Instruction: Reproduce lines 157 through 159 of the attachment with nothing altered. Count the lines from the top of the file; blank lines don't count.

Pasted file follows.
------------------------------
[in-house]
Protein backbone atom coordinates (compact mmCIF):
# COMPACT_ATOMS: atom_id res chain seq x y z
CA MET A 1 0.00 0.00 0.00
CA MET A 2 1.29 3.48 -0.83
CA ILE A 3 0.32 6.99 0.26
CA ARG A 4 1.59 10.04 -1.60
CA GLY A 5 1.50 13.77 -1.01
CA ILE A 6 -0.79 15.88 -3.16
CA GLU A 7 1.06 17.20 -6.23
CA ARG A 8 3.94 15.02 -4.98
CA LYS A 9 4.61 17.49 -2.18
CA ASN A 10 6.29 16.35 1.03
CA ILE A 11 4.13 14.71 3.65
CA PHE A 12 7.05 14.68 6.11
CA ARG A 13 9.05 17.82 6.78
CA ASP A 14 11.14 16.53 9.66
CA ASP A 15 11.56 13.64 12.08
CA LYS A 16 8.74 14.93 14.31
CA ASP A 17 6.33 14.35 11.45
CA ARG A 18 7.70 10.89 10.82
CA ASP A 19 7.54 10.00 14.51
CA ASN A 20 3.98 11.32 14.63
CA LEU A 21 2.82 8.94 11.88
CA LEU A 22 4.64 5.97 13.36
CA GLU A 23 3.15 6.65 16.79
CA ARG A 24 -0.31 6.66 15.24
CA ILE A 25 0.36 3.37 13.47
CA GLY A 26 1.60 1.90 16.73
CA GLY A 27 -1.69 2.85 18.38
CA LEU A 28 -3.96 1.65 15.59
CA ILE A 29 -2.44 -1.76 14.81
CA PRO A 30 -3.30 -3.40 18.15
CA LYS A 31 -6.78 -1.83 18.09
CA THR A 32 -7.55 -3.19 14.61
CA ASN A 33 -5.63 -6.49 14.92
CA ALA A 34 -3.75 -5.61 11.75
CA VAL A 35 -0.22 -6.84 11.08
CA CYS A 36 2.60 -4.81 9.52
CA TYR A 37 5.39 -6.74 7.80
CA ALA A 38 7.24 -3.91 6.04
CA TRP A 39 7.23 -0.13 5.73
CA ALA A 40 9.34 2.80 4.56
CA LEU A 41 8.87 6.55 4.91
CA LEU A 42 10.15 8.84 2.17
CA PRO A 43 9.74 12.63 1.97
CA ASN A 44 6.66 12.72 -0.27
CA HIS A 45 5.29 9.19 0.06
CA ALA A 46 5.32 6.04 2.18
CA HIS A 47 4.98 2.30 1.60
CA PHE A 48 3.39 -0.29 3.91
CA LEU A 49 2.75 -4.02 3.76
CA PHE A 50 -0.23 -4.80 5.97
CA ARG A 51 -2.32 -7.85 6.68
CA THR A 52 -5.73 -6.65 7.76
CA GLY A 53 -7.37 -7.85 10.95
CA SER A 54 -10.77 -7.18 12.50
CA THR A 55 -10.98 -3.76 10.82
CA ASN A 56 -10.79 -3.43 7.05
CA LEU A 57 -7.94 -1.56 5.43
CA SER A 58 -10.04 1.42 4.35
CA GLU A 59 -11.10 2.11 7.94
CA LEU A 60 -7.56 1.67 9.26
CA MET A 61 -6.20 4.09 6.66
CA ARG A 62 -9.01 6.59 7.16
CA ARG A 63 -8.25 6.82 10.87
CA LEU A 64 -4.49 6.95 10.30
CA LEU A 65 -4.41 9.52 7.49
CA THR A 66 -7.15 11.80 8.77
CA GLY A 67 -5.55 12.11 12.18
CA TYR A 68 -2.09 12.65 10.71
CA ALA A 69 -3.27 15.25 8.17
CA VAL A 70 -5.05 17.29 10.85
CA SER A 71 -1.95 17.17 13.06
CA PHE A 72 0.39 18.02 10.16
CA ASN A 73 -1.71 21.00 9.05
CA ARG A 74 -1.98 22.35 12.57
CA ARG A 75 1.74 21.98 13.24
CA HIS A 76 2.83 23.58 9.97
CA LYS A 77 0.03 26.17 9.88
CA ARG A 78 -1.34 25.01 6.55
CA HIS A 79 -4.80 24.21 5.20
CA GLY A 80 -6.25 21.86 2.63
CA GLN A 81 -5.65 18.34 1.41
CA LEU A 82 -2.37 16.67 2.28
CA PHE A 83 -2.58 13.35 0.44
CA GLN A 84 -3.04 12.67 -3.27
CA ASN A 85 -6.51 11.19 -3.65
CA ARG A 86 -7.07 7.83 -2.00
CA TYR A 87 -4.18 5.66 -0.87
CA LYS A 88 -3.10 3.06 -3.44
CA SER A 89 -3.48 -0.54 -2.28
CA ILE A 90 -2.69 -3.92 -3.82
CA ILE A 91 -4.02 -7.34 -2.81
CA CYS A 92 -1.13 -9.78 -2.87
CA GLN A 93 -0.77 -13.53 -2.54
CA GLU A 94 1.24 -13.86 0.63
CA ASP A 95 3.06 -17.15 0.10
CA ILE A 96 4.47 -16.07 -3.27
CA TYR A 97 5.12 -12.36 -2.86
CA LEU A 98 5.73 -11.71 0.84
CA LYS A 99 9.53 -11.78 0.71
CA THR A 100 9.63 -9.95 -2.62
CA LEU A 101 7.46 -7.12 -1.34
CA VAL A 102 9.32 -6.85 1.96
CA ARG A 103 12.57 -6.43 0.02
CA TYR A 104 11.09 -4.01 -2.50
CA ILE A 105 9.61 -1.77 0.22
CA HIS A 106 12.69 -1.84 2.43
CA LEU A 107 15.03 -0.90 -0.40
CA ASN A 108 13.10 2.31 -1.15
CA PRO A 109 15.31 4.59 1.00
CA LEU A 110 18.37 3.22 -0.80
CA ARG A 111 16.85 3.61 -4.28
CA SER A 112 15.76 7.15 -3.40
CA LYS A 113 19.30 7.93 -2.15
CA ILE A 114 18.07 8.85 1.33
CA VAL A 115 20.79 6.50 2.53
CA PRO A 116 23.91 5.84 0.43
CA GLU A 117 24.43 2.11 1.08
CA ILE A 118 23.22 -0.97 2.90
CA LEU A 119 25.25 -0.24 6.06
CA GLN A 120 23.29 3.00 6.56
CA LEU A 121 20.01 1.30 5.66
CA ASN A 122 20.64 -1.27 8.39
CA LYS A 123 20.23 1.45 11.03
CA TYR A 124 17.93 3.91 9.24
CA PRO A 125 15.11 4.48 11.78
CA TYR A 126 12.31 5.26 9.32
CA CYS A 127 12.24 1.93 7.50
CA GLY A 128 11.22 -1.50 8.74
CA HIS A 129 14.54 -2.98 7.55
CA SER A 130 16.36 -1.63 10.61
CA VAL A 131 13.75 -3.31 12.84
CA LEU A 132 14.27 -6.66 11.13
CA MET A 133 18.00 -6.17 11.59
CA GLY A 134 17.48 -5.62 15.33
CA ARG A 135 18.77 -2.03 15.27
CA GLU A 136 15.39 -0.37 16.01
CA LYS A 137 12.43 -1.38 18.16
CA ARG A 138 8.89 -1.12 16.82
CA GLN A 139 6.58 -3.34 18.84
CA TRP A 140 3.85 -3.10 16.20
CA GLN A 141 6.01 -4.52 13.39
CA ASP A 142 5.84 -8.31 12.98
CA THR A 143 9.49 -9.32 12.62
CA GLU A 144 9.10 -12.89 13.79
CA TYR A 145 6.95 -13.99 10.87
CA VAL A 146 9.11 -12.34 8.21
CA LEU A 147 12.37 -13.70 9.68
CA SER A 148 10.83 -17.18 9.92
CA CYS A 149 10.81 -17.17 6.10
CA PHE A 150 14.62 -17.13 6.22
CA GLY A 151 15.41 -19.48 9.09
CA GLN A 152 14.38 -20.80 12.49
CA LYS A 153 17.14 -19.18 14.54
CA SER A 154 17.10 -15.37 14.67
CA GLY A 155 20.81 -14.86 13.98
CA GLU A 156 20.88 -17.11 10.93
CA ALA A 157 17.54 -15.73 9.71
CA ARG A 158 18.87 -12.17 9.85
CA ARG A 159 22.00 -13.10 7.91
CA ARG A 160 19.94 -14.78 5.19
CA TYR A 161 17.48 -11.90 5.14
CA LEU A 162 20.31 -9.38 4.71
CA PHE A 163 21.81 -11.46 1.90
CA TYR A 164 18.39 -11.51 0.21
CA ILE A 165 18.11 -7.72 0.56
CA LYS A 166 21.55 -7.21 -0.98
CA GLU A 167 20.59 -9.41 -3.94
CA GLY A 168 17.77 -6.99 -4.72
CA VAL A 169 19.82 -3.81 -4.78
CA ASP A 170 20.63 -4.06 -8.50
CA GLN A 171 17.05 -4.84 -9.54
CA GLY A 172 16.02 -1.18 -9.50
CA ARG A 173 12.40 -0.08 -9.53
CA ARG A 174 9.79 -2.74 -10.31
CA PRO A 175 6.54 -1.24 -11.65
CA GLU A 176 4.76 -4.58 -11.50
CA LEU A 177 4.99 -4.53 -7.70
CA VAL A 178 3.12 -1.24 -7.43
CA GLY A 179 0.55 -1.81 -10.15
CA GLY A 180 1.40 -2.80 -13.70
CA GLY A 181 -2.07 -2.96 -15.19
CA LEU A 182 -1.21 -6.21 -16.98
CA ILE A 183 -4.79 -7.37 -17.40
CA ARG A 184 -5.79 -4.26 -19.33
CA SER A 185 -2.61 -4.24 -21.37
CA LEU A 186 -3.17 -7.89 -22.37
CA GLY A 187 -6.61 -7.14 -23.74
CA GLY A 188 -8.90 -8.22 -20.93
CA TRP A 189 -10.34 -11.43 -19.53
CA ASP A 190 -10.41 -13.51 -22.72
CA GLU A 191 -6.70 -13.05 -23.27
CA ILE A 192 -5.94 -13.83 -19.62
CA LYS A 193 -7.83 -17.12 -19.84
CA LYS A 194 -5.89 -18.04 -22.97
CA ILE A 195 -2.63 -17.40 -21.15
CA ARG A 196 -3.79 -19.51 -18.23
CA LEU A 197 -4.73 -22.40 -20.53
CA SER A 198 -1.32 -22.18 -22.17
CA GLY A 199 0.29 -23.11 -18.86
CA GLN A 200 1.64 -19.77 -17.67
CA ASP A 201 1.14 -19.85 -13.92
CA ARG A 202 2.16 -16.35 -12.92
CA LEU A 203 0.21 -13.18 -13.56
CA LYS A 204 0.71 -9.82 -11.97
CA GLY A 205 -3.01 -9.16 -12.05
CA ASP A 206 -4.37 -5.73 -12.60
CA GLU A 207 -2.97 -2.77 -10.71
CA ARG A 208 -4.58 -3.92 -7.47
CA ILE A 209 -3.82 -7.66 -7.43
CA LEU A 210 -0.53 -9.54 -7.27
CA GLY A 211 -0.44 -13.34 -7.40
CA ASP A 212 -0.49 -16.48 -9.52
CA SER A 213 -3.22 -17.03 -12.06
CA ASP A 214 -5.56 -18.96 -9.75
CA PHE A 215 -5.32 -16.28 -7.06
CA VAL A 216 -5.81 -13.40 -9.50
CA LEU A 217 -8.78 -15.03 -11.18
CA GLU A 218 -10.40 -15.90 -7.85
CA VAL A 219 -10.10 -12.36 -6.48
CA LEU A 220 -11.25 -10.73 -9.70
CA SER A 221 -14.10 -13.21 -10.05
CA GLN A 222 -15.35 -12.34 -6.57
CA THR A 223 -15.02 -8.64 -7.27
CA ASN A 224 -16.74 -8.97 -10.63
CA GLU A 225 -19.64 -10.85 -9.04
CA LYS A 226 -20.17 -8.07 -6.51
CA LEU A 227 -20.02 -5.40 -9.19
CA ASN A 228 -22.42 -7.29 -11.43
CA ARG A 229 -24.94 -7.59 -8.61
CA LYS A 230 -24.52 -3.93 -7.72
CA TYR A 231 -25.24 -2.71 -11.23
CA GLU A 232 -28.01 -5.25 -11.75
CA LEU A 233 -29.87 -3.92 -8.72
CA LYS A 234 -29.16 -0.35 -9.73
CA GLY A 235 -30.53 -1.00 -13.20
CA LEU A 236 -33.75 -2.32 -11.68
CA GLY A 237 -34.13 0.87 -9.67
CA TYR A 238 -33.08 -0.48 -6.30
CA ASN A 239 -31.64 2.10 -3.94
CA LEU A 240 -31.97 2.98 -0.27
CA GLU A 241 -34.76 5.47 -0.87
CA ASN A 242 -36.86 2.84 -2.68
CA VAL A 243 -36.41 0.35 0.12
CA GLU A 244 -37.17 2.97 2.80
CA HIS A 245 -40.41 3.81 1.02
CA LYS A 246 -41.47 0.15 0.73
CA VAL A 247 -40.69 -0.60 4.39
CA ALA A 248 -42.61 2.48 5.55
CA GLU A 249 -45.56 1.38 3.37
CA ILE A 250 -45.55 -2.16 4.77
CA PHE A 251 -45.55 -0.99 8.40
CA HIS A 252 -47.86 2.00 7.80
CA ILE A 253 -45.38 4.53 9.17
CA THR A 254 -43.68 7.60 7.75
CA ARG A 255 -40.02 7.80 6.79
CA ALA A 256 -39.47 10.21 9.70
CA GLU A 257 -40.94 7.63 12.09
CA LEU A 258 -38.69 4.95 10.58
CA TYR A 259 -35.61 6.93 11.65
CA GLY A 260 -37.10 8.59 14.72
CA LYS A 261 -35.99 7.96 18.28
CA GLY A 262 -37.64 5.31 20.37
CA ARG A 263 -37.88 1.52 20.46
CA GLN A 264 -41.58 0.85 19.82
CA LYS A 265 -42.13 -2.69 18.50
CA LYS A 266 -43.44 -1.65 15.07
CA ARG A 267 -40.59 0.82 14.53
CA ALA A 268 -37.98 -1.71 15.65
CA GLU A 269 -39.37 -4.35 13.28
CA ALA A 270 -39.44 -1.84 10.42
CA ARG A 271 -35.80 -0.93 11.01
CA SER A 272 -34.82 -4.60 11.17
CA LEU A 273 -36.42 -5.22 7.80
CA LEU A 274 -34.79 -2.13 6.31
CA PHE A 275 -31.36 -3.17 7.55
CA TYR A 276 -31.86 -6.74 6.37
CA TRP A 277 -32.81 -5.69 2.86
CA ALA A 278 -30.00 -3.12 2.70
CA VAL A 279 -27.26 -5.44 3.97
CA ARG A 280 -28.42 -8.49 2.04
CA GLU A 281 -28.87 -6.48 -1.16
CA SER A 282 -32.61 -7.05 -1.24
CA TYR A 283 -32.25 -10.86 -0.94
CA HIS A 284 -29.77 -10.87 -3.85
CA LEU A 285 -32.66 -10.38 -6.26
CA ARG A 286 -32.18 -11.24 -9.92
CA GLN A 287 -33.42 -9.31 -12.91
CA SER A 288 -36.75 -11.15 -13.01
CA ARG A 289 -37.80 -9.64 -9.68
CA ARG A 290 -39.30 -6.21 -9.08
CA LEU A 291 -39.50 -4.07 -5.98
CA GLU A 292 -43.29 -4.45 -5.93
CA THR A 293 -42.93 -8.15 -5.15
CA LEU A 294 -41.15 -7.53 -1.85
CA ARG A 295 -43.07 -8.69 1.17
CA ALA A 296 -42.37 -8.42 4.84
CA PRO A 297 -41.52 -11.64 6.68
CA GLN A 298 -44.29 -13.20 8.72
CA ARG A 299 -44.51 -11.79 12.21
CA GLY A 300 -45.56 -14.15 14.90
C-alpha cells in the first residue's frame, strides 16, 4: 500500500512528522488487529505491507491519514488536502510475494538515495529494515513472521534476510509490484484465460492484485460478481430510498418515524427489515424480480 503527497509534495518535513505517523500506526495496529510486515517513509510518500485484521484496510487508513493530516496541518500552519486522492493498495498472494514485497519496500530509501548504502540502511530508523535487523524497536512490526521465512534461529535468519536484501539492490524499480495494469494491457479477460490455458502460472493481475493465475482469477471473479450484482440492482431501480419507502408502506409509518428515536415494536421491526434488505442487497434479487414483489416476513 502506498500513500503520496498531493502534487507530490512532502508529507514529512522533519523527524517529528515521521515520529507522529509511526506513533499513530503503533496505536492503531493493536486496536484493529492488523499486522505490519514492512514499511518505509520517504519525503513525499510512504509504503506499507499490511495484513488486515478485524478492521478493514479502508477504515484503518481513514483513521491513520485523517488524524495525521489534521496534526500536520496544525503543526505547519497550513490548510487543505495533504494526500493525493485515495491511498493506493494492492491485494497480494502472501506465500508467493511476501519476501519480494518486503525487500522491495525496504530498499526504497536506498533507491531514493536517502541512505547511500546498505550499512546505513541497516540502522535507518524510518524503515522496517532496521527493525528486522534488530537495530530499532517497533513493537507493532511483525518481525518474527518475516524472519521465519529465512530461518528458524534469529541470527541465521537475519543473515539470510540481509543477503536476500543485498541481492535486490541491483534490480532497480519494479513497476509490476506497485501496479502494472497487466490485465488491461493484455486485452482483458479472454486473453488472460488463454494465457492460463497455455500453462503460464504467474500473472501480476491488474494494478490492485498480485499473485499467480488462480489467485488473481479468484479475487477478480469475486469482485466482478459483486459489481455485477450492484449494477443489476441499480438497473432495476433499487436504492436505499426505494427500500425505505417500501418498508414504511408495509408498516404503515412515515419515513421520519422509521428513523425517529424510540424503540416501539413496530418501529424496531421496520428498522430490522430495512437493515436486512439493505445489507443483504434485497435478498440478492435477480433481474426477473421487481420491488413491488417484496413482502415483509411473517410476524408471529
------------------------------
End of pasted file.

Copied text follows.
CA SER A 154 17.10 -15.37 14.67
CA GLY A 155 20.81 -14.86 13.98
CA GLU A 156 20.88 -17.11 10.93